Anders Celsius was a Swedish astronomer who is known for inventing the Celsius temperature scale. Celsius also built the Uppsala Astronomical Observatory in 1740, the oldest astronomical observatory in Sweden.
Early Life and Career:
Born in Uppsala, Sweden, in 1701, Anders Celsius was raised a Lutheran. His father, Nils Celsius, was an astronomy professor. Celsius completed his education in his home town; north of Stockholm. He showed an extraordinary talent in mathematics from childhood. He studied at Uppsala University where, like his father, he became a professor of astronomy in 1730.
Contributions and Achievements:
In his efforts to build an astronomical observatory in Sweden, Celsius visited several of the famous European astronomy sites from 1732 to 1734. At that time, English and French astronomers debated about the actual shape of the earth. To resolve this dispute, teams were sent to the “ends” of the world to assess the precise local positions. Pierre Louis de Maupertuis headed the expedition to the north and Celsius joined him as his assistant.
The expedition to Lapland, the northernmost part of Sweden, continued from 1736 to 1737. Newton’s theory about the flattening of the earth at the poles was finally confirmed in 1744 after all measurements were taken.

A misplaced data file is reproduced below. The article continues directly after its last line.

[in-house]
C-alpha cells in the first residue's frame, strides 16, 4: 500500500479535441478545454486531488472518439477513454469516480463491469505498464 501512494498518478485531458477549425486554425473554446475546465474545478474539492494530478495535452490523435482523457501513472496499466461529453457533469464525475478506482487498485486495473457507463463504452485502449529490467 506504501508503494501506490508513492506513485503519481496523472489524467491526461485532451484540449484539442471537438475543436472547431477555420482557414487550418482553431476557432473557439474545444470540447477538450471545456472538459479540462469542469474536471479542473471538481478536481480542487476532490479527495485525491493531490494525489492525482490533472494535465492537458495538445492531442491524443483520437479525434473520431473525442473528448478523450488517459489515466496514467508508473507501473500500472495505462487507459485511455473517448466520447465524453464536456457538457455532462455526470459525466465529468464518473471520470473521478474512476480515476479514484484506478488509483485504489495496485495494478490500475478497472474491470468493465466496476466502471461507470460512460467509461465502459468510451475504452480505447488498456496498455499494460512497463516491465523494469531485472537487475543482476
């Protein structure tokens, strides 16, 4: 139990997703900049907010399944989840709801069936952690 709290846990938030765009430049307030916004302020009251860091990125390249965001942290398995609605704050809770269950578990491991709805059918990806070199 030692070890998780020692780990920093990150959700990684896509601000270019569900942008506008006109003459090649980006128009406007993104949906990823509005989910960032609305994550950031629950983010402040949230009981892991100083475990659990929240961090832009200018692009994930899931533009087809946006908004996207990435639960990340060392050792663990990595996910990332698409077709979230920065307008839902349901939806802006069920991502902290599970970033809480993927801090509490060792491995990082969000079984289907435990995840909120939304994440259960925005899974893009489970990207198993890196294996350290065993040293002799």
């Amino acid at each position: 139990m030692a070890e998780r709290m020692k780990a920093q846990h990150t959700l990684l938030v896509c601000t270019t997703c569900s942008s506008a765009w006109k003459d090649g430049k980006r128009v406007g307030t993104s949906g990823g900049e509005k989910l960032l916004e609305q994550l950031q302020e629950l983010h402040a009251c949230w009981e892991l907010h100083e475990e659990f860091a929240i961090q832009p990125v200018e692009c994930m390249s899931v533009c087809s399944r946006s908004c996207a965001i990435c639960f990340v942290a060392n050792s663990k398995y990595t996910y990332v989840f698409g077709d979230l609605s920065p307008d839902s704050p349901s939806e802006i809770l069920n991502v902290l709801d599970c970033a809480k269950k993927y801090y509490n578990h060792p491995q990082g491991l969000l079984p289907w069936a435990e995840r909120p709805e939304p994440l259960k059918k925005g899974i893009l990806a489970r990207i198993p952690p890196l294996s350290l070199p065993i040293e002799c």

Celsius went back to Uppsala after the expedition. He is considered to be the first astronomer to analyze the changes of the earth’s magnetic field during the northern lights and to assess the brightness of stars with measuring tools.
At Uppsala Observatory, Celsius favored the division of the temperature scale of a mercury thermometer at an air pressure of 760mm of mercury into 100 divisions or grades. The scale was defined such that 100 centigrade was taken as the freezing point and 0 centigrade was the boiling point of water. This temperature scale was later reversed, creating the Celsius, or centigrade, scale that is used today.
Due to the elaborated fixation of the measuring environment and methods, this Celsius scale was thought to be more precise compared to the temperature scales of Gabriel Daniel Fahrenheit (Fahrenheit scale) and Rene-Antoine Ferchault de Réaumur (Réaumur scale).
Celsius was an avid admirer of the Gregorian calendar, which was adapted in Sweden in 1753, just nine years after his death. “Degree Celsius”, the unit of temperature interval, was named after this brilliant scientist.
Later Life and Death:
Celsius became the secretary of the Royal Society of Sciences in Uppsala in 1725 where he remained until his death. He died of tuberculosis in 1744.